Hints should be removed, as the original ones are no more optimal and `AutoHint()` from fontforge is not clever enough.

## Settings for fontspec

``` 1 % Extract the fonts in 'fakebold/'
2 \usepackage{fontspec}
3 \usepackage[warnings-off={mathtools-colon,mathtools-overbracket}]{unicode-math}
4 \setmainfont[%
5   Path={fakebold/},
6   %
7   UprightFont={*-regular.otf},
8   UprightFeatures={%
9     SmallCapsFont={lmromancaps10-regular.otf},
10     SizeFeatures={%
11       {Size=     -5.5,  Font={lmroman5-regular.otf}},%
12       {Size=  5.5-6.5,  Font={lmroman6-regular.otf}},%
13       {Size=  6.5-7.5,  Font={lmroman7-regular.otf}},%
14       {Size=  7.5-8.5,  Font={lmroman8-regular.otf}},%
15       {Size=  8.5-9.5,  Font={lmroman9-regular.otf}},%
16       {Size=  9.5-11.5, Font={lmroman10-regular.otf}},%
17       {Size= 11.5-14.5, Font={lmroman12-regular.otf}},%
18       {Size= 14.5-    , Font={lmroman17-regular.otf}}%
19     }%
20   },%
21   %
22   BoldFont={lmroman10-bold.otf},
23   BoldFeatures={%
24     SizeFeatures={%
25       {Size=     -5.5,  Font={lmroman5-bold.otf}},%
26       {Size=  5.5-6.5,  Font={lmroman6-bold.otf}},%
27       {Size=  6.5-7.5,  Font={lmroman7-bold.otf}},%
28       {Size=  7.5-8.5,  Font={lmroman8-bold.otf}},%
29       {Size=  8.5-9.5,  Font={lmroman9-bold.otf}},%
30       {Size=  9.5-11.5, Font={lmroman10-bold.otf}},%
31       {Size= 11.5-    , Font={lmroman12-bold.otf}},%
32     }%
33   },%
34   %
35   ItalicFont={lmroman10-italic.otf},
36   ItalicFeatures={%
37     SizeFeatures={%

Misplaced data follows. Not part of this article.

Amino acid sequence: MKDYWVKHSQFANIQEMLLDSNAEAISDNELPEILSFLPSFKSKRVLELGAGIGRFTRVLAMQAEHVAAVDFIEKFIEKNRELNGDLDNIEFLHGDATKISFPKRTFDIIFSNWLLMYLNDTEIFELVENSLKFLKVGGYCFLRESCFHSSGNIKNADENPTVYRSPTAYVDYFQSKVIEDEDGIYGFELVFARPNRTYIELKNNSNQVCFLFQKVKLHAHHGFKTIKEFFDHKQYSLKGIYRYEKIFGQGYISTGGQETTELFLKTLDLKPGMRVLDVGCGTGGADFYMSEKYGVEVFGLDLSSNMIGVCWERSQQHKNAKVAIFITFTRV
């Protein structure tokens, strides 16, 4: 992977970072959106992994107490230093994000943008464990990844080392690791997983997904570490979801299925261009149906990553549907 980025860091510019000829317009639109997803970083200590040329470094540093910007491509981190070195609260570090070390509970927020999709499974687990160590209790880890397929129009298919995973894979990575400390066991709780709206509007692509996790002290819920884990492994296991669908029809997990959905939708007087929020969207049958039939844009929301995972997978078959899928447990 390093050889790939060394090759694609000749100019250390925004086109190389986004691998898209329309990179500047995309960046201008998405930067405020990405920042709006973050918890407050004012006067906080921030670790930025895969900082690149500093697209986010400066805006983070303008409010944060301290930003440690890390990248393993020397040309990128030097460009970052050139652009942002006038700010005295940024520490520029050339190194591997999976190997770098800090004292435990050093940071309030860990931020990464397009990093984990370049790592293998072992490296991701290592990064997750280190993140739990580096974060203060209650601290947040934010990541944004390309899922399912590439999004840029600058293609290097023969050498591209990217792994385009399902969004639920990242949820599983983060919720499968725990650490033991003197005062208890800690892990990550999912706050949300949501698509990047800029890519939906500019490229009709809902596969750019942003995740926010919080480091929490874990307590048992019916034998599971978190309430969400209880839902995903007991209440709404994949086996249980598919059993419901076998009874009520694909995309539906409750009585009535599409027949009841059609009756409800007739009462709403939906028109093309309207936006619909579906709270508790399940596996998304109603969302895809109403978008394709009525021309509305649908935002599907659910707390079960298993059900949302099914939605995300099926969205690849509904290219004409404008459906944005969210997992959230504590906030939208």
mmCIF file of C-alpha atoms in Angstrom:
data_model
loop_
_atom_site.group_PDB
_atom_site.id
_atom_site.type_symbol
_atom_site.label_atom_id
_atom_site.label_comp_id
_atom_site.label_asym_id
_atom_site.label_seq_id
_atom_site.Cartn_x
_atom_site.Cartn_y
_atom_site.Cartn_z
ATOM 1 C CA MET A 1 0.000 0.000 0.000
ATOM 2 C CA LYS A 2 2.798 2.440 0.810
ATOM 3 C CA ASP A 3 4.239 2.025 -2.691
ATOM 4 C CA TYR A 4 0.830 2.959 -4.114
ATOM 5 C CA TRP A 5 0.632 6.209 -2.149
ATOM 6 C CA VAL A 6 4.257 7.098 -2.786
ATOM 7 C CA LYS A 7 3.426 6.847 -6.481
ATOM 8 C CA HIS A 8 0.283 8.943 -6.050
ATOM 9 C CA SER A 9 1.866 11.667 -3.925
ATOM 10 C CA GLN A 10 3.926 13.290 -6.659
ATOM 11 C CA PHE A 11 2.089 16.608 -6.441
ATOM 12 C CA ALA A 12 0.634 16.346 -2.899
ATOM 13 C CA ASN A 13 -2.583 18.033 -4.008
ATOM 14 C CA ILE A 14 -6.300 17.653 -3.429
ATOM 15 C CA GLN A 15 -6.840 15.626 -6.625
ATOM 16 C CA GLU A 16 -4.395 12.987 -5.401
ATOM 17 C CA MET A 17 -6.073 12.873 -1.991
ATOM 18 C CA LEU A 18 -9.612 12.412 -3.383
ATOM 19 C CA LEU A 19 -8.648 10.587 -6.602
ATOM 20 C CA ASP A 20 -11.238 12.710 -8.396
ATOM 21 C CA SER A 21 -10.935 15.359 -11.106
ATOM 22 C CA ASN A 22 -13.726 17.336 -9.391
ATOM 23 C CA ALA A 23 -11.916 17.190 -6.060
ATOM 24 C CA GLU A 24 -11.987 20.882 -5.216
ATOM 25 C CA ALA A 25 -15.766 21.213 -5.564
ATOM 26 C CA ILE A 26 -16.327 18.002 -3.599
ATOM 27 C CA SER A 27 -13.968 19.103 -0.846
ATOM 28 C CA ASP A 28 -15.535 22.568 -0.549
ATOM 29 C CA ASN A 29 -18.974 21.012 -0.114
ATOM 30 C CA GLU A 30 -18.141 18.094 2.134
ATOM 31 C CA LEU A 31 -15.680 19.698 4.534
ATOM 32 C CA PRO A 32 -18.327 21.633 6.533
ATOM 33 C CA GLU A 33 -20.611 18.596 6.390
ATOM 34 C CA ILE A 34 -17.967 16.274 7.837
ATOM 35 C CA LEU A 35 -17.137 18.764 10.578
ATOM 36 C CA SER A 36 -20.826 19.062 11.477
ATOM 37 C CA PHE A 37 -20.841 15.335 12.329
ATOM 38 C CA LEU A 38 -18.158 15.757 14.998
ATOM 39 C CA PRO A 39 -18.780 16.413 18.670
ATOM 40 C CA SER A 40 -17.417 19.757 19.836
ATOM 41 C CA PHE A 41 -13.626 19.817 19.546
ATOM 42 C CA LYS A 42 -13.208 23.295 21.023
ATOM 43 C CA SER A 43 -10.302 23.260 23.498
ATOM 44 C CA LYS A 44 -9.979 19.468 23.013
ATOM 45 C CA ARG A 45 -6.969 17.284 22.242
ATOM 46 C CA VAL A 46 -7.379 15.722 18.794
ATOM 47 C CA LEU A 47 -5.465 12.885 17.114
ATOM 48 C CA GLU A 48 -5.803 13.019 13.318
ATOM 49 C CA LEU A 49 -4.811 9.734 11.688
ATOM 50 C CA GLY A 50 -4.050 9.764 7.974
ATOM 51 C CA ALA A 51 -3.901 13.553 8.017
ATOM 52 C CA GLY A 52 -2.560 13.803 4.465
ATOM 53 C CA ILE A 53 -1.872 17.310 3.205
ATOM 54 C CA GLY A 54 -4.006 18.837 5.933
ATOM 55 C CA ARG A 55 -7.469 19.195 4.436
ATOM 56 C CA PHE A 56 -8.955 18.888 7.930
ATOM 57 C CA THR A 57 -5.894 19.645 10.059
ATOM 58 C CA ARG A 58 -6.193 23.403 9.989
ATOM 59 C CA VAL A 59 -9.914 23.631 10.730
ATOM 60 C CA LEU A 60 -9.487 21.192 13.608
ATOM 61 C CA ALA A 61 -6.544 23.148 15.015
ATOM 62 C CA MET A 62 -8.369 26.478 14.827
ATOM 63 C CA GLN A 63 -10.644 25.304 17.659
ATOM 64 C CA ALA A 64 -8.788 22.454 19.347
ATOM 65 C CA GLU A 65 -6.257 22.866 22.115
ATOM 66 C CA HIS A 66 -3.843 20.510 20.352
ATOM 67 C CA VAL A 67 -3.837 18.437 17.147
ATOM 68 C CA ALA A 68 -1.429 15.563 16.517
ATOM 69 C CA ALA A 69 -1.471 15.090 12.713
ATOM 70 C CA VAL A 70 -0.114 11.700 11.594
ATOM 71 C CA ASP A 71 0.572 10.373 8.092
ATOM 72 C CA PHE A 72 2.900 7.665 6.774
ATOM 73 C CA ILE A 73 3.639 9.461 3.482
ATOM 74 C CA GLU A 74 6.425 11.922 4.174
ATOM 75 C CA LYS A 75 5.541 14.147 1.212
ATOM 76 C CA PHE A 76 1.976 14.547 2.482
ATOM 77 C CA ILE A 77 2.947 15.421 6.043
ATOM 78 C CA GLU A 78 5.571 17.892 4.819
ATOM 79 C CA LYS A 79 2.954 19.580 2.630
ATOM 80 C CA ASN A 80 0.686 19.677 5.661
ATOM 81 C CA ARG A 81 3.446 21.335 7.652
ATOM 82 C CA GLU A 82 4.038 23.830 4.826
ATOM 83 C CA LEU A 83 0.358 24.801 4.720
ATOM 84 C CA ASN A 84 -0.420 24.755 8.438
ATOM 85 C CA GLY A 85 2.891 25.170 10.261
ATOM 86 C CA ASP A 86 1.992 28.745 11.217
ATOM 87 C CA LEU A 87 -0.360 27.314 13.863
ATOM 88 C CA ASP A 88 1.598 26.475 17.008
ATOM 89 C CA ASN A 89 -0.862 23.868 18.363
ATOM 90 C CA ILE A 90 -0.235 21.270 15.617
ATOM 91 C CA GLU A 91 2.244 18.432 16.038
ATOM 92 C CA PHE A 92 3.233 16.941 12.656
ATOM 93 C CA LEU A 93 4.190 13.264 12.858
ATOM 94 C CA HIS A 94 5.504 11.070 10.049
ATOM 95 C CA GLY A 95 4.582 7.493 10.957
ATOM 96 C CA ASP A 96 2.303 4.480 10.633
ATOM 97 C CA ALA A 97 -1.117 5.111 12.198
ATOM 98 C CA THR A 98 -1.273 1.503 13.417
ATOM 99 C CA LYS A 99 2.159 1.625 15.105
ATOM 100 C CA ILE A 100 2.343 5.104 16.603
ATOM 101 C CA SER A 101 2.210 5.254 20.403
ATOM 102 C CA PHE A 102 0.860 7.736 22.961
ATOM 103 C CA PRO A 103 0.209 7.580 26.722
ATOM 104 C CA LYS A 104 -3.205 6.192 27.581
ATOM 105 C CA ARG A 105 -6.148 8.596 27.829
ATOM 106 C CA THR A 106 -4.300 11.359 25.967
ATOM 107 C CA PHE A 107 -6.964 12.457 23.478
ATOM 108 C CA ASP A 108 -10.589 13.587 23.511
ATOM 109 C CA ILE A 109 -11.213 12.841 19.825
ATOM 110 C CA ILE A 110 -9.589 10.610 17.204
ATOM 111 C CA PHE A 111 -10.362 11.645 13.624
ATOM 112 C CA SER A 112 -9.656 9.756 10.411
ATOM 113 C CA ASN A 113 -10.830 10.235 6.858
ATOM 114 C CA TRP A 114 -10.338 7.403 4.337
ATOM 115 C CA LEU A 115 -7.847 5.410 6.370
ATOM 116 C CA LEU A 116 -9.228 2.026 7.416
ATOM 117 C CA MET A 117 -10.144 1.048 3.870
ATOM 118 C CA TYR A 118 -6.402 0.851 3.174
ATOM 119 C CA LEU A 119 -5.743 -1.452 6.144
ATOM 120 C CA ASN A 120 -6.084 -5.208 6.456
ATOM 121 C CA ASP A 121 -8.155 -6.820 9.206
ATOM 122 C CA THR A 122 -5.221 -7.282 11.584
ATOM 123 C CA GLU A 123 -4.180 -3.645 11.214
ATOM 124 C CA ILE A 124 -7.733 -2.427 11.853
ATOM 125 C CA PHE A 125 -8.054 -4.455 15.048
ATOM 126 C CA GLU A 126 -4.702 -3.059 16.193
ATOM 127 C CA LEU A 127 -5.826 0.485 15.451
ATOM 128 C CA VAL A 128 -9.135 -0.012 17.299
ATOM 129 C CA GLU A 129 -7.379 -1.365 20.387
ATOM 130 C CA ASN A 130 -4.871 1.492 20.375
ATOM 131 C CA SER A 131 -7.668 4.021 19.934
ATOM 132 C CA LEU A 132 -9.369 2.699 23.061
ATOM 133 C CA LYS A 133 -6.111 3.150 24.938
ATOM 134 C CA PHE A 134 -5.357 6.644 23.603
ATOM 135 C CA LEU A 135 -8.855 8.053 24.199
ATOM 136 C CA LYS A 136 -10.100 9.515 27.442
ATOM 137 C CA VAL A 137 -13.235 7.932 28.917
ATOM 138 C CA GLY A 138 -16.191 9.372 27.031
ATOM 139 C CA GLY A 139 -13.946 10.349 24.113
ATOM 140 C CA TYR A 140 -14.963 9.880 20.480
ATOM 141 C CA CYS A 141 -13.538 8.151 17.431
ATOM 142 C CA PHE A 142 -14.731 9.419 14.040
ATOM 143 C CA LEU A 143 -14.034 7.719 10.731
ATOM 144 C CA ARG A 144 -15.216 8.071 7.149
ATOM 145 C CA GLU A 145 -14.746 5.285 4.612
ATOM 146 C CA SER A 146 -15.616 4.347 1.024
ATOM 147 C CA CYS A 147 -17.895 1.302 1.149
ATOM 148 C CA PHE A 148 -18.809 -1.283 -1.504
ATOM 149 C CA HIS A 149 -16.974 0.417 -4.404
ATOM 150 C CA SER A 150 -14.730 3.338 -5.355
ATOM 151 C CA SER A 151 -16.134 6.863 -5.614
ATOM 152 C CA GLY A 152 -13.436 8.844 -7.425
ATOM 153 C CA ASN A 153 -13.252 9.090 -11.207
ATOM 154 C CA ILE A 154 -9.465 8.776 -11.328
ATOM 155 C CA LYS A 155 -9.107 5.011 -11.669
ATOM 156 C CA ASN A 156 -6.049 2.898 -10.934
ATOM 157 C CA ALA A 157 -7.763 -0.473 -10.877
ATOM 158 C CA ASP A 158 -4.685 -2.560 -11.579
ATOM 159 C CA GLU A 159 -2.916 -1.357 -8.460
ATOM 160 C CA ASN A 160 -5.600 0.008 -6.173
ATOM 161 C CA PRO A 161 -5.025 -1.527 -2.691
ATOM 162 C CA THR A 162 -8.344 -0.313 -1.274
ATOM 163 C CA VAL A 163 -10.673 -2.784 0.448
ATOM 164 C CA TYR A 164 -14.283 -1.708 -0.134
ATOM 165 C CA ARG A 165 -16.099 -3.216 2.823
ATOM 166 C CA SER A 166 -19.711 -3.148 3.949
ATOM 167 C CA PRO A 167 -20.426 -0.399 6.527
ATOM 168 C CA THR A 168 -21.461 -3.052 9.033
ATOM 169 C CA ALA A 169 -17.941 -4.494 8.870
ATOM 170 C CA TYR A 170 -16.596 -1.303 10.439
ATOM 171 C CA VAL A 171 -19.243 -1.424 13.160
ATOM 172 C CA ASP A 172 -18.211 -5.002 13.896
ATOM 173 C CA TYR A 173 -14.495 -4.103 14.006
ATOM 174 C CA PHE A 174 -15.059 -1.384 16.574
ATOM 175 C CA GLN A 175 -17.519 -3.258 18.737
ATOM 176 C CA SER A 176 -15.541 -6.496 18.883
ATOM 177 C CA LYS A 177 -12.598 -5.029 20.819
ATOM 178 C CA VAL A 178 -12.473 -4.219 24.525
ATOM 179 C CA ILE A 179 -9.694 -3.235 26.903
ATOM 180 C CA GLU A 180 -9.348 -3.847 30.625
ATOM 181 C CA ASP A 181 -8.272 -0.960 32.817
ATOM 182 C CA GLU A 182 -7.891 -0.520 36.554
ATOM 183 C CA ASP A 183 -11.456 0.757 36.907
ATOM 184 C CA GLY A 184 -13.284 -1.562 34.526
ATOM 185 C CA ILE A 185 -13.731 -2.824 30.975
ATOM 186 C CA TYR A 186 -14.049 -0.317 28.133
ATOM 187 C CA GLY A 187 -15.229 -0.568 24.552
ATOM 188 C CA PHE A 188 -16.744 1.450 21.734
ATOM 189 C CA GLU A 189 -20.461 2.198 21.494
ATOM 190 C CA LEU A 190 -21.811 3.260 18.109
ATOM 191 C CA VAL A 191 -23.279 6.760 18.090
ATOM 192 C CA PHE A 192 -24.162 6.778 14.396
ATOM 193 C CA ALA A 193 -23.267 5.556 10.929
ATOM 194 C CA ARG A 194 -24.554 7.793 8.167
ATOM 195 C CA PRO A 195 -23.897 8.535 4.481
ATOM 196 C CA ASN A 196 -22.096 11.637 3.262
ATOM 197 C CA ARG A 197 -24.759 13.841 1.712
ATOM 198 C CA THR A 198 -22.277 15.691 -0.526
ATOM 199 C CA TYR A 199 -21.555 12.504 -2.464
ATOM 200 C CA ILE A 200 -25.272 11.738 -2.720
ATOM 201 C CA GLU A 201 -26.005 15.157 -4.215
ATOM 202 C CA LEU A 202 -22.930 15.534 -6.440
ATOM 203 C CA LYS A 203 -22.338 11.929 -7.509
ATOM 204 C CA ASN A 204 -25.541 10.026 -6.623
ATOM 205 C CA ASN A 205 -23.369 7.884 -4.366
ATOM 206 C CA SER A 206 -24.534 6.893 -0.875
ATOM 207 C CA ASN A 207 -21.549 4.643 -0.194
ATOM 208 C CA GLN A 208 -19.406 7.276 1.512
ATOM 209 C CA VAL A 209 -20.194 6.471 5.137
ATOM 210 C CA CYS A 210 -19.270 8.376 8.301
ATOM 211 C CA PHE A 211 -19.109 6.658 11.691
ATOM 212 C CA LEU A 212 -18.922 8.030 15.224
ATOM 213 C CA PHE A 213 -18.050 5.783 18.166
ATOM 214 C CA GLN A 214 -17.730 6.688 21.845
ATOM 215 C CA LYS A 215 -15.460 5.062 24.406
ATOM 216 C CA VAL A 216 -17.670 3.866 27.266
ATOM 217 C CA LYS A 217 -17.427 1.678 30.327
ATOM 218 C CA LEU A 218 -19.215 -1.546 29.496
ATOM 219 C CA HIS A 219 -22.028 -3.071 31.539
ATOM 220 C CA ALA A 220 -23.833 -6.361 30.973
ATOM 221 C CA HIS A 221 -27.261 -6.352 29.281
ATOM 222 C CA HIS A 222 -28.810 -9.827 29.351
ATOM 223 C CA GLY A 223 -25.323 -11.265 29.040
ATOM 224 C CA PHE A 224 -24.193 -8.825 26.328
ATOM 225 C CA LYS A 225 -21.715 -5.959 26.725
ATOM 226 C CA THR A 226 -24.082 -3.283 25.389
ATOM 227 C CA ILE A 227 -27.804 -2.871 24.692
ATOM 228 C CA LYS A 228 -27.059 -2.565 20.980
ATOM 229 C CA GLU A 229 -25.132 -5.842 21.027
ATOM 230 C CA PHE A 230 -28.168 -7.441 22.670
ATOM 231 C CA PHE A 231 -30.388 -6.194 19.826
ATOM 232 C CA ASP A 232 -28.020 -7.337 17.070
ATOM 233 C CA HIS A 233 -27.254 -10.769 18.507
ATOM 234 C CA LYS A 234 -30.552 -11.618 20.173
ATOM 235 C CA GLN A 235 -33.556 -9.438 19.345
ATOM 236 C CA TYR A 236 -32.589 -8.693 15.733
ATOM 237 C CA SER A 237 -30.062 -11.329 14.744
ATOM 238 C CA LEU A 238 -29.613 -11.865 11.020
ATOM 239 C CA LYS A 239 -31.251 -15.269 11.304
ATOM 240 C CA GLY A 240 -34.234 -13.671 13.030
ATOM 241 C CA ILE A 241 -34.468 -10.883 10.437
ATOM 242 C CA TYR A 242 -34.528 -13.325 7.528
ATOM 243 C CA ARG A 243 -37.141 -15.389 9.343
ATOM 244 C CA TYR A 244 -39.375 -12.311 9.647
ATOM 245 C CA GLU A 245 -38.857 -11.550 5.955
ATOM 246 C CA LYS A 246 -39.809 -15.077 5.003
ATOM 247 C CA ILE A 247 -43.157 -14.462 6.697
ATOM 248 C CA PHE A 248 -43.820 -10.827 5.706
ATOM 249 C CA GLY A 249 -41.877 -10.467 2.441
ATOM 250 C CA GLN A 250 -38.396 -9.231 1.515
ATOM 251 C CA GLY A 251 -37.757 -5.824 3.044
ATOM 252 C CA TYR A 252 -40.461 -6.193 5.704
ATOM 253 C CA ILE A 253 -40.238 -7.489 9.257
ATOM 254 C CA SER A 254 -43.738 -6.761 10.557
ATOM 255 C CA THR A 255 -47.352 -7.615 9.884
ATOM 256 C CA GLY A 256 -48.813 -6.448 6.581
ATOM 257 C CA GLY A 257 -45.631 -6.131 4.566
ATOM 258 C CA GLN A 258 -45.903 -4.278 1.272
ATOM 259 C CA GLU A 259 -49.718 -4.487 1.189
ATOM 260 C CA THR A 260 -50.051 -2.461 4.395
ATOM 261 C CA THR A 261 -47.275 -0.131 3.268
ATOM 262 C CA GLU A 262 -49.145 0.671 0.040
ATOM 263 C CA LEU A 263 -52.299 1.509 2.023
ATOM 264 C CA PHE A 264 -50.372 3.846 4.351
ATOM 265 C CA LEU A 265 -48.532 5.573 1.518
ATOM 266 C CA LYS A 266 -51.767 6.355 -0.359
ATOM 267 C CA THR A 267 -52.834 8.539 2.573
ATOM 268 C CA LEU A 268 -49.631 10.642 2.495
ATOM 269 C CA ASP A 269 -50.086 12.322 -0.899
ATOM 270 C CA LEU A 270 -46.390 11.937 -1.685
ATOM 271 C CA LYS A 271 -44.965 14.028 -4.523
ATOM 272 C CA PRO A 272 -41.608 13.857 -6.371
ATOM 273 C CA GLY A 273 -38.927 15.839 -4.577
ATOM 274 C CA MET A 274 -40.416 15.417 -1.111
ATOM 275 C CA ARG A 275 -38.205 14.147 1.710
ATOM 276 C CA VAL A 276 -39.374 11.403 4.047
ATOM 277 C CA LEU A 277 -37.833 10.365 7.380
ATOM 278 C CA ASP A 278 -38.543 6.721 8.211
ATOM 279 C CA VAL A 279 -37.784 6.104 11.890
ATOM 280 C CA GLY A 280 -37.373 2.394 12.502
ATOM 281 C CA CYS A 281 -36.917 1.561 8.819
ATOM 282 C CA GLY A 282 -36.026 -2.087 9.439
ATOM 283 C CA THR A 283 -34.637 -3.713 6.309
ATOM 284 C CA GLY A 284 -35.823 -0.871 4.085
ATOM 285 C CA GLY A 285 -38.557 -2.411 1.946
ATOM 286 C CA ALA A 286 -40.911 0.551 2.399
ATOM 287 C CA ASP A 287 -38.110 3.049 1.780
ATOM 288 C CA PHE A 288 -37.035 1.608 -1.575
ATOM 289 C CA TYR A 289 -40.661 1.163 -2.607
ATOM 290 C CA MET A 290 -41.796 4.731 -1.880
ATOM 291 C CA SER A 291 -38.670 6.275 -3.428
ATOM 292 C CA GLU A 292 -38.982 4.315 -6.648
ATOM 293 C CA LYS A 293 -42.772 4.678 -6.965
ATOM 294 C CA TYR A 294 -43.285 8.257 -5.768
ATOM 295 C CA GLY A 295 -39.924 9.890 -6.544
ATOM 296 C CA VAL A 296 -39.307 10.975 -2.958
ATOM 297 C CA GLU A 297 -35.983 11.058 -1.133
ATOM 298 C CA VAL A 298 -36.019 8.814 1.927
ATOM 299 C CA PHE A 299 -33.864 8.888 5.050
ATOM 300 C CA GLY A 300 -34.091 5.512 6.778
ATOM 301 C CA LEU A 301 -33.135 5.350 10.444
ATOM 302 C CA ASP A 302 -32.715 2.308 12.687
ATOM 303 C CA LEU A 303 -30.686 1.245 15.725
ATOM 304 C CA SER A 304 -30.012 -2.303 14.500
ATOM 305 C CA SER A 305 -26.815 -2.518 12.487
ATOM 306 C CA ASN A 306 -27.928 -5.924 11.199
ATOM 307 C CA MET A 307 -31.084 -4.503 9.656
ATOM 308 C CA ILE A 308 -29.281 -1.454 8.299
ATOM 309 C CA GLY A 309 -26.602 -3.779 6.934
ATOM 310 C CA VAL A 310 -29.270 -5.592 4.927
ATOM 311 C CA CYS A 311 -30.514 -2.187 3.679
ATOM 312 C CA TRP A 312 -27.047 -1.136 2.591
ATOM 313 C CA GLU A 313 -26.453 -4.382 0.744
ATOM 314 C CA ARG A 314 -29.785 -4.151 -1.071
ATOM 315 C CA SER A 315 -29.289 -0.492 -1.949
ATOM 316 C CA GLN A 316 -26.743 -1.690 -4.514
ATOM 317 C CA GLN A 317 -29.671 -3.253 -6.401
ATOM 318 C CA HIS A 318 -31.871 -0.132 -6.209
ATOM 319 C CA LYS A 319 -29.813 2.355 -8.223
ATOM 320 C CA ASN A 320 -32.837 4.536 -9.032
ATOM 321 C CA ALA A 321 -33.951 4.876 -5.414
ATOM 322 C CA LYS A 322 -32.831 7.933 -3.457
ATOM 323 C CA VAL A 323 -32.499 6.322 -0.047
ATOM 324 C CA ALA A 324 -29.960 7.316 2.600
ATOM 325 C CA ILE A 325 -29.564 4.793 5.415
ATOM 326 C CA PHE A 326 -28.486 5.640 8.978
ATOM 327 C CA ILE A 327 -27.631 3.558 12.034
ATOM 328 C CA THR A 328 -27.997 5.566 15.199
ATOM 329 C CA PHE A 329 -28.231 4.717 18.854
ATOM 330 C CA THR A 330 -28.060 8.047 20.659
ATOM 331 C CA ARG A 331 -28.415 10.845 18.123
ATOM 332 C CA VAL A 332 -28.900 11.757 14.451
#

38       {Size=     -7.5,  Font={lmroman7-italic.otf}},%
39       {Size=  7.5-8.5,  Font={lmroman8-italic.otf}},%
40       {Size=  8.5-9.5,  Font={lmroman9-italic.otf}},%
41       {Size=  9.5-11.5, Font={lmroman10-italic.otf}},%
42       {Size= 11.5-    , Font={lmroman12-italic.otf}}%
43     }%
44   },%
45   BoldItalicFont={lmroman10-bolditalic.otf},%
46   %
47   SlantedFont={lmromanslant10-regular.otf},
48   SlantedFeatures={%
49     SmallCapsFont={lmromancaps10-oblique.otf},
50     SizeFeatures={%
51       {Size=     -8.5,  Font={lmromanslant8-regular.otf}},%
52       {Size=  8.5-9.5,  Font={lmromanslant9-regular.otf}},%
53       {Size=  9.5-11.5, Font={lmromanslant10-regular.otf}},%
54       {Size= 11.5-14.5, Font={lmromanslant12-regular.otf}},%
55       {Size= 14.5-    , Font={lmromanslant17-regular.otf}}%
56     }%
57   },%
58   BoldSlantedFont={lmromanslant10-bold.otf},%
59   %
60   Ligatures={TeX}
61 ]{lmroman10}%
62 \newfontfamily\upit[Path={fakebold/}]{lmromanunsl10-regular.otf}
63 \newcommand{\textupit}[1]{{\upit#1}}
64 \newcommand{\textitup}[1]{{\upit#1}}
65 \newfontfamily\dhstyle[Path={fakebold/},Scale=MatchLowercase,UprightFont={*-regular.otf},SlantedFont={*-oblique.otf}]{lmromandunh10}
66 \newcommand{\textdh}[1]{{\dhstyle#1}}
67 %
68 \setsansfont[%
69   Scale=MatchUppercase,
70   Ligatures=TeX
71 ]{Latin Modern Sans}
72 \newfontfamily{\dcstyle}[%
73   ItalicFont={lmsansdemicond10-oblique.otf},%
74   SlantedFont={lmsansdemicond10-oblique.otf},%
75 ]{lmsansdemicond10-regular.otf}
76 \newcommand{\textdc}[1]{{\dcstyle#1}}
77 %
78 \setmonofont[%
79   Scale=MatchUppercase
80 ]{Latin Modern Mono}
81 %
82 \setmathfont[%
83   Path={fakebold/},
84   bold-style=ISO,
85   partial=upright
86 ]{latinmodern-math.otf}
87 %
88 \setmathfontface\symupit[%
89   Path={fakebold/},
90 ]{lmromanunsl10-regular.otf}
91 %
92 \setmathfontface\symitup[%
93   Path={fakebold/},
94 ]{lmromanunsl10-regular.otf}
```

# Known Problems

• No hints, but this is with the modern PDF renders no more a critical problem.
• Sans Serif Math symbols are improperly thicker (but acceptable).
• Fraktur letters become improperly thicker (fixed in the recent version).
• The thickness of LM Sans and other fonts have to be rematched (but acceptable by default).